17 June 2003
Unlikely havenAn unrestored Huguenot house is a shrine to British Multiculturism say Bel Jacobs and Tim Ingham
Michael Palin called it
Built in 1719, the small house was originally home to master silk weaver Peter Ogier and his family. Huguenots fleeing persectution in France.
It was the Huguenots who build the maze of handsome Georgian houses near Spitalfields, the Irish who took over when the Huguenots moved on and a community of Polish Jews who, in 1869, built a secret synagogue in the garden where the Ogier children once played.
People who worshipped here, in London's third oldest synagogue included some of the 10,000 children rescued from Nazi-occupied Europe by British businesses and families as part of the Kindertransporte project.
In the windowless below, the early meetings of the British anti-fascist movement were held; later plans to defeat Moseley's Black Shirts came to fruition during the Cable Street battles.
Today, London's Bangladeshi community sits on the house's doorstep, in vital bustling Brick Lance. Visitors to the building include those who have fled Burundi, Somalia and Kosovo.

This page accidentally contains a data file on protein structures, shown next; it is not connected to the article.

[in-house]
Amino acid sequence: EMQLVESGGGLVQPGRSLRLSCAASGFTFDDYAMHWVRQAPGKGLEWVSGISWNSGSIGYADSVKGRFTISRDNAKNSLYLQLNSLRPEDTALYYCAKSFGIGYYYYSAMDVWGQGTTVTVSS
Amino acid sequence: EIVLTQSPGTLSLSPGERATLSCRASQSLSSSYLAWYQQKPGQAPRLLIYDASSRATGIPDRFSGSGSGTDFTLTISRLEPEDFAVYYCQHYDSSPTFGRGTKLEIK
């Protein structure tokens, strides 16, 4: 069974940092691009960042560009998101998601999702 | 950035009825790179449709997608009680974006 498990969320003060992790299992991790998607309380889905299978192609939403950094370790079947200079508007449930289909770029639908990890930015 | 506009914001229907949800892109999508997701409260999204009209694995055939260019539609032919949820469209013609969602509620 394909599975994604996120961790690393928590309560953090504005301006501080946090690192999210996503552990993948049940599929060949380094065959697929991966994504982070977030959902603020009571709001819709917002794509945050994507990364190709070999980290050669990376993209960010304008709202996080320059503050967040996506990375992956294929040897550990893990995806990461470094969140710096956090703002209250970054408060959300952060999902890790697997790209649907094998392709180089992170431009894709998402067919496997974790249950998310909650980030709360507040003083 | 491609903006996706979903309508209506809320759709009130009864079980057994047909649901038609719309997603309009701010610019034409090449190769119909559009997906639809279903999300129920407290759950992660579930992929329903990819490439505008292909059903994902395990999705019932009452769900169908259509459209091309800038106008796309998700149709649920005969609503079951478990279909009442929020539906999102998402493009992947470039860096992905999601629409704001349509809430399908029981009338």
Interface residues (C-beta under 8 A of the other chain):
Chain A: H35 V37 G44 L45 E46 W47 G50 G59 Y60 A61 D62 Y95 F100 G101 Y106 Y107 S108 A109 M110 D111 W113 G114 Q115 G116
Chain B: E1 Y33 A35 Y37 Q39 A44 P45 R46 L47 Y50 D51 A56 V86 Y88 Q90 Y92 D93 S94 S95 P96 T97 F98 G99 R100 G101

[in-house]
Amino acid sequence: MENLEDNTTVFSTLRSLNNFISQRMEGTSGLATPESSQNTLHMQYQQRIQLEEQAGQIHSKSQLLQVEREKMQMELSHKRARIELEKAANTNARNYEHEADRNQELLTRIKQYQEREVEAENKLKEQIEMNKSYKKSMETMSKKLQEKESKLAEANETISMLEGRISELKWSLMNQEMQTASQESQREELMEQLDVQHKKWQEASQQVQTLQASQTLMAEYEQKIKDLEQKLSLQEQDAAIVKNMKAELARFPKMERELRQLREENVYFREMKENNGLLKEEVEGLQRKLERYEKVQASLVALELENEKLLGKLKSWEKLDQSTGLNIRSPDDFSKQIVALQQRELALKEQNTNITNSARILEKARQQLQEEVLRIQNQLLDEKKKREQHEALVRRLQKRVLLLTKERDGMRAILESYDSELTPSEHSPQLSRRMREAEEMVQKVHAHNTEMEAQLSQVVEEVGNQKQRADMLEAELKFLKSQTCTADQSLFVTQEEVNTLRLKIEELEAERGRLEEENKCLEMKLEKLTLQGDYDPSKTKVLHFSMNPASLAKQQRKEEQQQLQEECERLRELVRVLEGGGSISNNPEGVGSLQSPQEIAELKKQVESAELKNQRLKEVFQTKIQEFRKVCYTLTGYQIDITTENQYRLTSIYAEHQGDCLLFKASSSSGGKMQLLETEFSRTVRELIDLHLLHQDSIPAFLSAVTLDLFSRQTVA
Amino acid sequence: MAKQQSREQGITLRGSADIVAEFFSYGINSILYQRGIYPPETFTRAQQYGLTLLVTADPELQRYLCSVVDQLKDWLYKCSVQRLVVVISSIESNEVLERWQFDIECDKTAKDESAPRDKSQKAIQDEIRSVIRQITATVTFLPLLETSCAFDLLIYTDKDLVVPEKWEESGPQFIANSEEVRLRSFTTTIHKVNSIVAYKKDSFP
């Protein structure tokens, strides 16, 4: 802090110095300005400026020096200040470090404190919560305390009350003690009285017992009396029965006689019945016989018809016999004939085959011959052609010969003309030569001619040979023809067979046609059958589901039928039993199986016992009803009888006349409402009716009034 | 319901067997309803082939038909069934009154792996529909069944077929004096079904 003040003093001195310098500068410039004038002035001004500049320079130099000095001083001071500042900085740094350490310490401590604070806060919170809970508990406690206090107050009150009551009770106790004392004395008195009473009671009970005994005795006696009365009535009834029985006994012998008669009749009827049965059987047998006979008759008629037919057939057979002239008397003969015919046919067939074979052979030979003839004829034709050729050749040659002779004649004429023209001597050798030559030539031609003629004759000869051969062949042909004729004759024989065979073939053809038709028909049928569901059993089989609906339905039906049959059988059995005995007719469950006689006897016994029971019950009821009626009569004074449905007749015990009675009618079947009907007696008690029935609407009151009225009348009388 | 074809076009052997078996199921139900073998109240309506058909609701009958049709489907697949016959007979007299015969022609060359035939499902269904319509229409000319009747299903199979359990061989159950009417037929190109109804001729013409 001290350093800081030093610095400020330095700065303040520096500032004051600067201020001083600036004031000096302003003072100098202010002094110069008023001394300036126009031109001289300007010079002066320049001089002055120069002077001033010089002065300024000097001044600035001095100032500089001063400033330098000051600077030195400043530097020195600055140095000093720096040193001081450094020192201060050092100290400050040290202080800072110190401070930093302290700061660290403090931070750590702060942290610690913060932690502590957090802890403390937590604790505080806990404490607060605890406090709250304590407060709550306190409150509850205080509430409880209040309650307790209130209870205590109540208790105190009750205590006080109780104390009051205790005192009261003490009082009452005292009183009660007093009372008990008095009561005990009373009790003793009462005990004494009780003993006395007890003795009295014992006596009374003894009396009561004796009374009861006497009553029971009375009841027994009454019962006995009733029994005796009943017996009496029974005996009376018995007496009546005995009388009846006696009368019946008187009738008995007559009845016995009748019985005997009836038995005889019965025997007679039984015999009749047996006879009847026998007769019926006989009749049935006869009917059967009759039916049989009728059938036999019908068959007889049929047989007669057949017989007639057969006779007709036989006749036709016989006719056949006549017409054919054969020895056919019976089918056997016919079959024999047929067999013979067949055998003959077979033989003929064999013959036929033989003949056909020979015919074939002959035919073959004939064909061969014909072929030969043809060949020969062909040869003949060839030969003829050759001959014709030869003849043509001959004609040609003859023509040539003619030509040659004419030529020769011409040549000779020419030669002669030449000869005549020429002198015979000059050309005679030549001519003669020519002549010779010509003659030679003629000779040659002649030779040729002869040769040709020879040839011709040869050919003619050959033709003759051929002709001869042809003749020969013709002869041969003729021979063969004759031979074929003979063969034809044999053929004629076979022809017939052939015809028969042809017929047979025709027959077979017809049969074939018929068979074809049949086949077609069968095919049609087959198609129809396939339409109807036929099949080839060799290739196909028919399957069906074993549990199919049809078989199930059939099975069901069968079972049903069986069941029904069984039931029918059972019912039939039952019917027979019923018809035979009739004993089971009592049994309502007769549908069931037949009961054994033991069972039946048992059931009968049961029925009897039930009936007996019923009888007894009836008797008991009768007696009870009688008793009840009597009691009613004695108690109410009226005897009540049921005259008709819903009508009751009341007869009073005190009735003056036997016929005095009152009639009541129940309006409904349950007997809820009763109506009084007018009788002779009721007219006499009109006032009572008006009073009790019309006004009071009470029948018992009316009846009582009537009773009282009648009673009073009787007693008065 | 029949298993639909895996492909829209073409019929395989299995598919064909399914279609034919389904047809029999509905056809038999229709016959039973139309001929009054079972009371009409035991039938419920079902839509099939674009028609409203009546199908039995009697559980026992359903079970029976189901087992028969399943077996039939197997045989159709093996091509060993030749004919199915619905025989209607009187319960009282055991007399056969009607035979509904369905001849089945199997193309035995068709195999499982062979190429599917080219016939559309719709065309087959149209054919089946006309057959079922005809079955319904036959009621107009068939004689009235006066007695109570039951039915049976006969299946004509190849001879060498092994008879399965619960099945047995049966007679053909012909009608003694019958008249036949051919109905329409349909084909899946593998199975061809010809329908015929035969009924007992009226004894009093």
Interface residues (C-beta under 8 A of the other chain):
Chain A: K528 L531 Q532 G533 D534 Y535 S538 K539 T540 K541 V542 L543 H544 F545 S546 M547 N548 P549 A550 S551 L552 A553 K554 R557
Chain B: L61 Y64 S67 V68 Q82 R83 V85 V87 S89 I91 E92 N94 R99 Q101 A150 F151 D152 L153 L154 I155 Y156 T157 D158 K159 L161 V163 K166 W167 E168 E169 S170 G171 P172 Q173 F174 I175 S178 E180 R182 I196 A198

Step behind Princelet Street's shabby facade and the house's history seeps into your bones. Dusty light pours through the synaogue's stained glass roof; footsteps echo in the basement.
The incongruous placement of Victorian urinals under the altar speaks volumes about the practical Jews who met here. In the kitchen the Ogier's stone sink sits in a corner.
For 300 years, weavers and craftsmen, carvers and gilders, refugees and writers tramped up and down the houses rickety stairs but today due to a lack of funds, 19 Princelet Street is in danger of collapsing. Steel struts hold the levels apart and the mysterious second and third floors are off limits.
Philip Black is on the board of the charity that scooped up the grade II* listed house in the 1980s to preserve it and to create a permanent museum of immigration and diversity within its walls.
'To make a museum here is a chance to save an important part of London's architectural and spiritual history and to tackle issues of racism and discrimination'.
To this end, the basement and synagogue currently host the haunting Suitcases and Sanctuary Exhibition - drawings, installations and art by local primary school children spill out of scruffy brown suitcases and recall the lives of those on the run.
Other work also decorates the house. Scribbled on the walls amid the scaffolding is one sentence written by a young Burundi girl, a former refugee and visitor to the house:
Whether we will listen to Princelet Street or not remains unseen. But one thing is certain - the loss may be immeasurable if we don't.